- Dance teaching at Upbeat Music
- Journeys Festival
Interested in running your own business on your placement year instead? You can start up and run your own company for a year as an alternative to a work-based placement. You'll work alone or with fellow students to build and launch a successful venture.
Whichever option you choose, you'll get support from Creative Careers.
Our in-faculty Creative Careers team has extensive recruitment experience and knows the creative sector well, making it easier for students to find placements within the creative industries.
They can guide you through every step of the application process, including:
- Searching for the ideal job through their database of vacancies
- Giving tips on how to write an interesting CV that will catch employers' attention, no matter the role
- Organising mock interviews, so you can hone your technique and familiarise yourself with the recruitment environment
- Writing your startup business proposal – if you're going down the self-employment route
The team will continue to give you support throughout your placement year.
Should I go on a placement year?
It is not only about making tea and coffee in an office: a placement can transform your career, personal, and study development. Our students who've been on placements say they were the best experiences of their lives.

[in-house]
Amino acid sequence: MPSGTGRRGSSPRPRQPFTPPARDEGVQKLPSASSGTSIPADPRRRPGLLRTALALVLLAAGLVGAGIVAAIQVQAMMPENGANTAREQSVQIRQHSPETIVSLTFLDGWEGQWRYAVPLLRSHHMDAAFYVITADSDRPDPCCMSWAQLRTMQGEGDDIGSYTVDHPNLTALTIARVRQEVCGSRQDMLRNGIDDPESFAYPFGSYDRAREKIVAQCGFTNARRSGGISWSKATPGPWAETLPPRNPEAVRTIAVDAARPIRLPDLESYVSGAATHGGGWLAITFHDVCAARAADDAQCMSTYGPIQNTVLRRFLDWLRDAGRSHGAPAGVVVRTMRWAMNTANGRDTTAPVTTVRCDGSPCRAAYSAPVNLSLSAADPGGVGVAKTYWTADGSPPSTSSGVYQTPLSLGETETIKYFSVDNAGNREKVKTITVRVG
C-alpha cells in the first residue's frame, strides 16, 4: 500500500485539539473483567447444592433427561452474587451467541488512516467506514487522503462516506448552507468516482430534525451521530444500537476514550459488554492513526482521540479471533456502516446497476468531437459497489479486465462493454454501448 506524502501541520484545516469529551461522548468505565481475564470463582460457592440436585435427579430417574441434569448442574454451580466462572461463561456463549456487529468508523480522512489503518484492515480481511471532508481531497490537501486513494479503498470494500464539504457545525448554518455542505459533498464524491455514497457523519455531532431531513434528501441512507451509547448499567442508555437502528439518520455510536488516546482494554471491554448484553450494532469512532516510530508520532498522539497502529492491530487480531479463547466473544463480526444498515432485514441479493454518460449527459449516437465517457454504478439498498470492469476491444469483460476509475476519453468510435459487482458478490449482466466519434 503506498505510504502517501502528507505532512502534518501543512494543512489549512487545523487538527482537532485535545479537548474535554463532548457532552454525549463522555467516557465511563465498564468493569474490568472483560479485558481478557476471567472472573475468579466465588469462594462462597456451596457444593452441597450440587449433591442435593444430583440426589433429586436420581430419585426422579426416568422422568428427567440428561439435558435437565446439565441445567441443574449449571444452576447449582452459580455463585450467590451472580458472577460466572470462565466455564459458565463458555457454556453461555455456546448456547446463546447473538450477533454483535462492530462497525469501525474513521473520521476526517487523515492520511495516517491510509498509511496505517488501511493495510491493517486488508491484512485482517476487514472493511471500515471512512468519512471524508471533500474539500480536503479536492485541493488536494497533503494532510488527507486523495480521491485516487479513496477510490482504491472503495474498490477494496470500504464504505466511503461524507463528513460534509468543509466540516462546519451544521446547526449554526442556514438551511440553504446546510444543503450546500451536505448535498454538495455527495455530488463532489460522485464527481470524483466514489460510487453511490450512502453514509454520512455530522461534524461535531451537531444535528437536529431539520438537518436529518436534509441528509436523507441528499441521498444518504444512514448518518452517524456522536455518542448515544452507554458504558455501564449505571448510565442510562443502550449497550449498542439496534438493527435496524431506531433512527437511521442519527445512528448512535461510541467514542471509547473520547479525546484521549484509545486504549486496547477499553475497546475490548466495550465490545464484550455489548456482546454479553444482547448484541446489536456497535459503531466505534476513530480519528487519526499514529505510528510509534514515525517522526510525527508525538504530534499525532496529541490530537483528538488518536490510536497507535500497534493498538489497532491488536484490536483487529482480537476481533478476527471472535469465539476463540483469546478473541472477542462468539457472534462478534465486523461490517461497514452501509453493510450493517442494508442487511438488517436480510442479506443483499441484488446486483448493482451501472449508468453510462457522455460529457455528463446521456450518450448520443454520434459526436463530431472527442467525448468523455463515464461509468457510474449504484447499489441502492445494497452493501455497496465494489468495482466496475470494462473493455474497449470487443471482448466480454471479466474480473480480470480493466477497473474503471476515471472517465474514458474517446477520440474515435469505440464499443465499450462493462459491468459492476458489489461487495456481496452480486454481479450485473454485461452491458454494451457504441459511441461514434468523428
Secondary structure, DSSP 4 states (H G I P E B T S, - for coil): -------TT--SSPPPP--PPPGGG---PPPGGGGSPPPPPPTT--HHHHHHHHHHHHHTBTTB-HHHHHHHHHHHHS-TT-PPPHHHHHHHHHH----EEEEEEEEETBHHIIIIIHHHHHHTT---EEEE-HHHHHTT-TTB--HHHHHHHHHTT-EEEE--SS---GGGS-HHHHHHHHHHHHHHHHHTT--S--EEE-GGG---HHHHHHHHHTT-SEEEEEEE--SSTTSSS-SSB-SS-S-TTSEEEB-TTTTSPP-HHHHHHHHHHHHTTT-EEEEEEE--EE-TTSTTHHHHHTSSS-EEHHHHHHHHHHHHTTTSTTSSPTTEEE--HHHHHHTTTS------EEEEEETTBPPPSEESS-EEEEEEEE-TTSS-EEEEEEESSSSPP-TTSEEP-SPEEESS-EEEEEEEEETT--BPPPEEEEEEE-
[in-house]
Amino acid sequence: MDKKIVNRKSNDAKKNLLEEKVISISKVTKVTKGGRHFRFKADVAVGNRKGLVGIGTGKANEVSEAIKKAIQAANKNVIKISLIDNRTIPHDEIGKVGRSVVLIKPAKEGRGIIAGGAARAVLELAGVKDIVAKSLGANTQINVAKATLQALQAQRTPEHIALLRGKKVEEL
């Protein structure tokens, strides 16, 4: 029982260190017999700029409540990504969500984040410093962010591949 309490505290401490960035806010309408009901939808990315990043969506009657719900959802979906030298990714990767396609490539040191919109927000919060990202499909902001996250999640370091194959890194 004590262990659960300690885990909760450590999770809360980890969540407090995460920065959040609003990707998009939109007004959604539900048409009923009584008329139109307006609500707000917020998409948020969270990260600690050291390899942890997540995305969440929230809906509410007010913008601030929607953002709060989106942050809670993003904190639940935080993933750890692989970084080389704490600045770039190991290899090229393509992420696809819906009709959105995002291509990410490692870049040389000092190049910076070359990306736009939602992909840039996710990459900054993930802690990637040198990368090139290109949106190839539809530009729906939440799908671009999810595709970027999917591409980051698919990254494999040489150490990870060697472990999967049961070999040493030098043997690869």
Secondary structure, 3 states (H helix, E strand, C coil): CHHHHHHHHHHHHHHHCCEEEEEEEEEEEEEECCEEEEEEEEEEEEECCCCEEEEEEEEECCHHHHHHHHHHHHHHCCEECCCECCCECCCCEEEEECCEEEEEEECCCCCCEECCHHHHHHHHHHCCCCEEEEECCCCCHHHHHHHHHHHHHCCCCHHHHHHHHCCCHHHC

Find out more about the benefits of doing a placement on our Creative Careers blog.
What you'll study
Each module on this course is worth a certain number of credits.
In each year, you need to study modules worth a total of 120 credits. For example, 4 modules worth 20 credits and 1 module worth 40 credits.
Placement year (optional)
Core modules in this year include:
- Devised Project – 20 credits
- Making Theatre – 20 credits
- Movement for Performance – 20 credits
- Performance - Criticism and Analysis – 20 credits
- Performance and Society – 20 credits
- Voice and the Actor – 20 credits
There are no optional modules in this year.
Core modules in this year include:
- Advanced Scene Study – 20 credits
- Critical Contexts – 20 credits
- Performance Histories – 20 credits
- Political Performance – 20 credits
- Theatre Skills – 20 credits
Optional modules in this year include:
- Engaged Citizenship Through Interdisciplinary Practice – 20 credits
- Modern Foreign Language (Institution-wide Language Programme) – 20 credits
- Musical Theatre and All That Jazz – 20 credits
- Playwriting and Text for Performance – 20 credits
- Professional Experience – 20 credits
- Puppetry and Object Theatre – 20 credits
- Space, Time and Performance – 20 credits
- Student Enterprise – 20 credits